People from wealthier backgrounds in the UK were much more likely to make it into professional cricket than those coming from less affluent families, according to a study.
The research found that 56%of Under-16 and Under-19 cricketers, and 45% of professional players, were White-British and attended independent schools, according to the study from Birmingham City University.
White-British cricketers who were privately educated are significantly over represented at both the professional and youth levels of the game, the study claimed.
Results also highlighted that a lack of access to wealth created barriers to participation and development in cricket, contributing to an ethnicity bias in the sport across Britain.
British South Asian players were shown to be much less likely to make it into professional cricket, despite the sport being very popular among these communities, the study said.
The study, published ahead of England’s Cricket World Cup semi-final clash with Australia on Thursday, took in ethnicity data from an England and Wales Cricket Board survey.
Where available researchers also analysed data on the type of school attended to measure relative access to wealth.
Ethnicity and school-type distributions were then compared with expected distributions for White-British’, British South Asian’ and Other’ ethnic groups, revealing the demographic split in the sport.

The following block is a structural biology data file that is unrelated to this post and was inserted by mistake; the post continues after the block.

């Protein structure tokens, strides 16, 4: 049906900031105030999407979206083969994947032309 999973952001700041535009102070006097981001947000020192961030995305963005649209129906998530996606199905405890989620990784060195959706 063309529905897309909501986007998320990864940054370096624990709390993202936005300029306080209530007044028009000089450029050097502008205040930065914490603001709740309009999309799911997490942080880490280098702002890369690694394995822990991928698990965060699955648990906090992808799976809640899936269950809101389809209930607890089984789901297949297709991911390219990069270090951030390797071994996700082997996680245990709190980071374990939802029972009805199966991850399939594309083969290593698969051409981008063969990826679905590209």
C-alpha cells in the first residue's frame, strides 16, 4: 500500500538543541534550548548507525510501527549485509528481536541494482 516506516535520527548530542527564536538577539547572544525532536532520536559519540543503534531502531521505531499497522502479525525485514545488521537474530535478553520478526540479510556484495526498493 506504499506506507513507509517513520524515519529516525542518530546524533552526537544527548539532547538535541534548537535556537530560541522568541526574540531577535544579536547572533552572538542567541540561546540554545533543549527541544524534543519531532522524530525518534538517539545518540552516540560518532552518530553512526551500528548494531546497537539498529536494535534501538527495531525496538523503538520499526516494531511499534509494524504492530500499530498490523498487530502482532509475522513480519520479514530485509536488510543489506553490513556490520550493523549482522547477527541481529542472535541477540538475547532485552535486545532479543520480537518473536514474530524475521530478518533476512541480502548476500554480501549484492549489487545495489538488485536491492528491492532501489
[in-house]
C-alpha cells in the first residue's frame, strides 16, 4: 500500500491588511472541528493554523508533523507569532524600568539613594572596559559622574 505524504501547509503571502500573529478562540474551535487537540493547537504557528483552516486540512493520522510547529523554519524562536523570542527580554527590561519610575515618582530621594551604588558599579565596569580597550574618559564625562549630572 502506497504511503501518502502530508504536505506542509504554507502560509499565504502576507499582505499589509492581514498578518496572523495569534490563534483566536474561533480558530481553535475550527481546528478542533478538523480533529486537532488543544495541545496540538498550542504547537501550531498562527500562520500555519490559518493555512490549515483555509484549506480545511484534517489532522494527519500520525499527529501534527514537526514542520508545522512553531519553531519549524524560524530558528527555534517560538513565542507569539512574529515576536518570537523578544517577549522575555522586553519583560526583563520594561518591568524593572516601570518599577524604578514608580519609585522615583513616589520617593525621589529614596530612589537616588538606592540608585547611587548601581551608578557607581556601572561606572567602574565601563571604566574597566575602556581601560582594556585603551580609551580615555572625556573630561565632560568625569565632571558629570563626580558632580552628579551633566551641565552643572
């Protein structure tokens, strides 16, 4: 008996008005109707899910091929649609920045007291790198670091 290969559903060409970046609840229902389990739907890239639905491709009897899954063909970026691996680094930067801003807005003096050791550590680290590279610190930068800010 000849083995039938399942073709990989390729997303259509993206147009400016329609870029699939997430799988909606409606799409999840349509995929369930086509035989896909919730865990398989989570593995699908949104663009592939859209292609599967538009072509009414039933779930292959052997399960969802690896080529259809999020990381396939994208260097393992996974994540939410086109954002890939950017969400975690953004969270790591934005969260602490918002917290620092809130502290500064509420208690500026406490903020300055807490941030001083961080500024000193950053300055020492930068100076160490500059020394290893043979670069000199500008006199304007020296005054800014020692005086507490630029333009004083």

Researchers concluded that, given the popularity of cricket amongst British South Asian communities, a lack of potential talent was unlikely to be a factor in their under-representation in the sport.
Tom Brown, postgraduate researcher at Birmingham City University carried out on-the-ground research with Warwickshire County Cricket Club.
He said: “Although the majority of state schools offer their students cricket as part of their curriculum, the amount of extra coaches and quality of facilities provided often fall well short of what is accessible to students attending private school.”
Paul Greetham, Elite Cricket Development Manager at Warwickshire County Cricket Club, added: “It’s important to note that some pupils gain bursaries or scholarships to attend independent schools, but it is likely that young people from lower socio-economic backgrounds may encounter barriers prior to reaching an elite development standard.
“Limited access to transport to attend training or matches and the expense of equipment, coaching and playing fees could all become barriers to reaching that level.